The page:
When her young grandkids said they were worried about the scout elves from “Elf on the Shelf” getting COVID-19 this Christmas, Maria Harvey tried to ease their fears.
The 72-year-old seamstress from Kingston, who has made thousands of cloth masks since the pandemic started, rushed to her sewing machine to begin her next project — making masks tiny enough to fit elves.
“They can’t quarantine because they only have a short time here,” Harvey said of the elves from the popular children’s book.
The U.S. Centers for Disease Control and Prevention hasn’t specifically mentioned elves in its mask guidance, but Harvey wants to make sure they’re taking the safety precautions seriously when they begin arriving in homes each night between Thanksgiving and Christmas Eve to keep an eye on things and report back to Santa.
Harvey has made about 30 masks so far and is ready for further demand.
“If I can put a smile on a child’s face, it’s worth every minute,” she said.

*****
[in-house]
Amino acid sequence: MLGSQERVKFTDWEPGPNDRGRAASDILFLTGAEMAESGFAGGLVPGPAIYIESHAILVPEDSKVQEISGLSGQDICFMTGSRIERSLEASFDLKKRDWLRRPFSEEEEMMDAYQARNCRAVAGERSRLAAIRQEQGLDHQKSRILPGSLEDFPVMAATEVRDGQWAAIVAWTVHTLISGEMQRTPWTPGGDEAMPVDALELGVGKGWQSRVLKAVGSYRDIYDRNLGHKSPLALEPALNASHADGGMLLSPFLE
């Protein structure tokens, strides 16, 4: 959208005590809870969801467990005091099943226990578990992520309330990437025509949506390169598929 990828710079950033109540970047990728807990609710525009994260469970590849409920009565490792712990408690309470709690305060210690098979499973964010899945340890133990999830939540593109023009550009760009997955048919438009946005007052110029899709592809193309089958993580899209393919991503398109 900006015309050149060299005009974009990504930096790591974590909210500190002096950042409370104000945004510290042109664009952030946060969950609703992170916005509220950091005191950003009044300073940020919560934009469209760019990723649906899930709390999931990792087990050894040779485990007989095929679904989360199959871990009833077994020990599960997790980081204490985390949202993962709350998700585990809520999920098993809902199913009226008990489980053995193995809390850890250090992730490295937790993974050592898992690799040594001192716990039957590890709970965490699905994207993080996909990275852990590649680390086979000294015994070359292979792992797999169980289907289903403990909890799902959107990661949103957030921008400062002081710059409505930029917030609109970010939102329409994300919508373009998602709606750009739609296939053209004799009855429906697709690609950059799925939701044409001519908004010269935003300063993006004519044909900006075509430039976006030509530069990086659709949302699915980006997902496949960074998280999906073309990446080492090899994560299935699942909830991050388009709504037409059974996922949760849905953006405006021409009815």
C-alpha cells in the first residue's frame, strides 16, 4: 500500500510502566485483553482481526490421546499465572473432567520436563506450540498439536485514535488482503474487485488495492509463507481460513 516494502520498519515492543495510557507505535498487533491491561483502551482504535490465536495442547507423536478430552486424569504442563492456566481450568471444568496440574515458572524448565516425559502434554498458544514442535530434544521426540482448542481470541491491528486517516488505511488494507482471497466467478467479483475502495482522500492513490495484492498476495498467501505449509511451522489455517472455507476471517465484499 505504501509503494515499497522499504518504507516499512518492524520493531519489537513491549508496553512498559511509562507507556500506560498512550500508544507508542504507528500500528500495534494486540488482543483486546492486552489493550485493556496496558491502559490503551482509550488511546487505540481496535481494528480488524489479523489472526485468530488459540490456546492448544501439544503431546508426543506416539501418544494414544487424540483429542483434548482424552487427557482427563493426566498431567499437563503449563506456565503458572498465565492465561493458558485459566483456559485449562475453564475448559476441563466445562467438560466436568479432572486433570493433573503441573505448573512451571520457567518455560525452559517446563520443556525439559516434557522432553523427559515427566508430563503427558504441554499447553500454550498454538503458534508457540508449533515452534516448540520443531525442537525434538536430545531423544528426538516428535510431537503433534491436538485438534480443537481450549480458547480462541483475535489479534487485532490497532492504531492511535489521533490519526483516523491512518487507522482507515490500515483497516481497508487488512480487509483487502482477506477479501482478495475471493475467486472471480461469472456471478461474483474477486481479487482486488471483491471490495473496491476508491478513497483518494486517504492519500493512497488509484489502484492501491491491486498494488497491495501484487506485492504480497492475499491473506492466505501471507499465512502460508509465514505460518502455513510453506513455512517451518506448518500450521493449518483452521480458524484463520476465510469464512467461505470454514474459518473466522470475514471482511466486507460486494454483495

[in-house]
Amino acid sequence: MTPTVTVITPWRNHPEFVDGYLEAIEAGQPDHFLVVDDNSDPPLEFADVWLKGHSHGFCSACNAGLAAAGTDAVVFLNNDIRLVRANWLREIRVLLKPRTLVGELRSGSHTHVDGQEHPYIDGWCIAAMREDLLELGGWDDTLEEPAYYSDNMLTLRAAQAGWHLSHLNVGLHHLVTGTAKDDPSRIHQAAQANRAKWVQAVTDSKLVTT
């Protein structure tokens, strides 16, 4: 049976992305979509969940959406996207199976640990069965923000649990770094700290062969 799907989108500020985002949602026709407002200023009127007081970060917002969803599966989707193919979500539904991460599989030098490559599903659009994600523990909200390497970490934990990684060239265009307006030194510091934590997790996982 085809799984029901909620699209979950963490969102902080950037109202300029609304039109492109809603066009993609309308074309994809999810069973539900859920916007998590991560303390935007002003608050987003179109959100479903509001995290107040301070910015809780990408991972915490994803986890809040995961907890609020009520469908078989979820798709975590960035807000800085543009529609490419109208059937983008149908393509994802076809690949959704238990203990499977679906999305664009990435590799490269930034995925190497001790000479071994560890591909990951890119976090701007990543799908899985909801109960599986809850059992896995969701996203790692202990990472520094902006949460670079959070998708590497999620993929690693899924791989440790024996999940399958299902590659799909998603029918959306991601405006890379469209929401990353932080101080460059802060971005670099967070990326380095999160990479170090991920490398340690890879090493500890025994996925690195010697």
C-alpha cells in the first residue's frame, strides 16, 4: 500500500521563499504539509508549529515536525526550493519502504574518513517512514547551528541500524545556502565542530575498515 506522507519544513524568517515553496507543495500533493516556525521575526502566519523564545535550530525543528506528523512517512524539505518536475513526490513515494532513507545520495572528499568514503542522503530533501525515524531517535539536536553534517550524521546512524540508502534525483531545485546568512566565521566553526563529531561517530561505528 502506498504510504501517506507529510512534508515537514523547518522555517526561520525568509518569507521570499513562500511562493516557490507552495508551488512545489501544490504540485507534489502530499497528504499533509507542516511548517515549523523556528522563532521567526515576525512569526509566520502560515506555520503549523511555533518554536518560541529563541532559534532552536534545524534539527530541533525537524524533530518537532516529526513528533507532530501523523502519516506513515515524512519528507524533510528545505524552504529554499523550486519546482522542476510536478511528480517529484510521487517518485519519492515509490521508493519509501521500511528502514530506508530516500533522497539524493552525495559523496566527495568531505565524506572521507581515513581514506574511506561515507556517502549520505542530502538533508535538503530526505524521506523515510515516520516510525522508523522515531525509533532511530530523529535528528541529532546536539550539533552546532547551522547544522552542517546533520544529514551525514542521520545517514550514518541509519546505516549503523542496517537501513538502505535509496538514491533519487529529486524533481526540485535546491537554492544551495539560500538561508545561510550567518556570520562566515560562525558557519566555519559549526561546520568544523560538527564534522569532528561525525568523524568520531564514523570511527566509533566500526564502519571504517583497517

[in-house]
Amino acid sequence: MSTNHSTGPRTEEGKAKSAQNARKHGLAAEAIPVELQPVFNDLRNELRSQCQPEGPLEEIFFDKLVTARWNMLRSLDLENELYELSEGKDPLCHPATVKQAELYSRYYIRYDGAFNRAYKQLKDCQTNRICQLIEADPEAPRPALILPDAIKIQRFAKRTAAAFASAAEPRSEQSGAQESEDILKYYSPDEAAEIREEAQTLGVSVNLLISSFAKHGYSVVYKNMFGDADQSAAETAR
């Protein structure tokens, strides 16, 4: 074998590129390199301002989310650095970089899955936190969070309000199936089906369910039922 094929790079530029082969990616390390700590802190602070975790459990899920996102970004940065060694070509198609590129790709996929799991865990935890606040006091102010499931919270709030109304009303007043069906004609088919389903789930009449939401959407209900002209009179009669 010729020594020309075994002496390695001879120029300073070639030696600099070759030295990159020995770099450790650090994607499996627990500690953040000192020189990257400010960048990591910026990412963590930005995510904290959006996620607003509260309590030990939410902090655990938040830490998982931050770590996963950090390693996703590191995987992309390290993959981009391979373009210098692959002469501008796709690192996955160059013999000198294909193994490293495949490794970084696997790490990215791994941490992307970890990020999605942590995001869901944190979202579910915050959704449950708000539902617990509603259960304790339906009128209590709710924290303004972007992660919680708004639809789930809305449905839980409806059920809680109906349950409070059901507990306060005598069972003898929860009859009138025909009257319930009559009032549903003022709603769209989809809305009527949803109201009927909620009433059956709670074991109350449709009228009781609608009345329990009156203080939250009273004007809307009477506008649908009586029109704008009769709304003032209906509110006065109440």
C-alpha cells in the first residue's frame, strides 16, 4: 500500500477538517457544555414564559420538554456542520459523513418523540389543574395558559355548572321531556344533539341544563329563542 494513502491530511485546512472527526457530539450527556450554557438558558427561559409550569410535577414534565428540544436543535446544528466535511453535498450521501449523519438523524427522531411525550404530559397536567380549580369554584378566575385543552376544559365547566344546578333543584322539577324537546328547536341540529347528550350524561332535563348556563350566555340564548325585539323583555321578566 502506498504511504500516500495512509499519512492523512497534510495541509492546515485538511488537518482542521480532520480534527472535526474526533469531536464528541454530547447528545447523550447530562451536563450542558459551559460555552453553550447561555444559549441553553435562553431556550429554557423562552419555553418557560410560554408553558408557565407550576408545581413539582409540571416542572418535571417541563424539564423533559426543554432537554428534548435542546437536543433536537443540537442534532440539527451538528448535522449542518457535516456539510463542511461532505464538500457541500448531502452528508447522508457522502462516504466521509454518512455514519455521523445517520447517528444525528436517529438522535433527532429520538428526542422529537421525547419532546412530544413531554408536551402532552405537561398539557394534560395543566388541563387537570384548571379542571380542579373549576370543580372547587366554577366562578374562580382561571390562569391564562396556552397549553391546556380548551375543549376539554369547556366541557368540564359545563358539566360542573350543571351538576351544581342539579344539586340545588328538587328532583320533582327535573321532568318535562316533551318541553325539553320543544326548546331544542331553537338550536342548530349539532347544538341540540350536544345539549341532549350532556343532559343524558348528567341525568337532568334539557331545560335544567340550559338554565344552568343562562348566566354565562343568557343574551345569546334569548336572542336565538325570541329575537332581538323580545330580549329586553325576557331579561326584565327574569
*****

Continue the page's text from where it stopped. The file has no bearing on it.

The elf masks sell for $2 each. Add another buck for shipping.
Harvey’s months of mask-making haven’t been about the money.
Proceeds from the regular masks, which she has sold for $5, have have been used to buy food for a pantry that helps students at Sanborn Regional High School in Kingston.
“I don’t need the money,” she said.
Harvey also has made small masks to fit American Girl dolls, with matching masks for each child. The set is $5.
She estimates she’s made at least 3,000 masks for adults and children so far.
When she began her mass mask production, Harvey said she donated some money to buy art supplies that the school needed and then used money to help provide meals that were sent home to students during the pandemic.
The focus now is on keeping the pantry shelves stocked.
“It makes me feel good. It gives me a purpose,” she said.
Anyone interested in purchasing masks may text Harvey at 603-944-0882.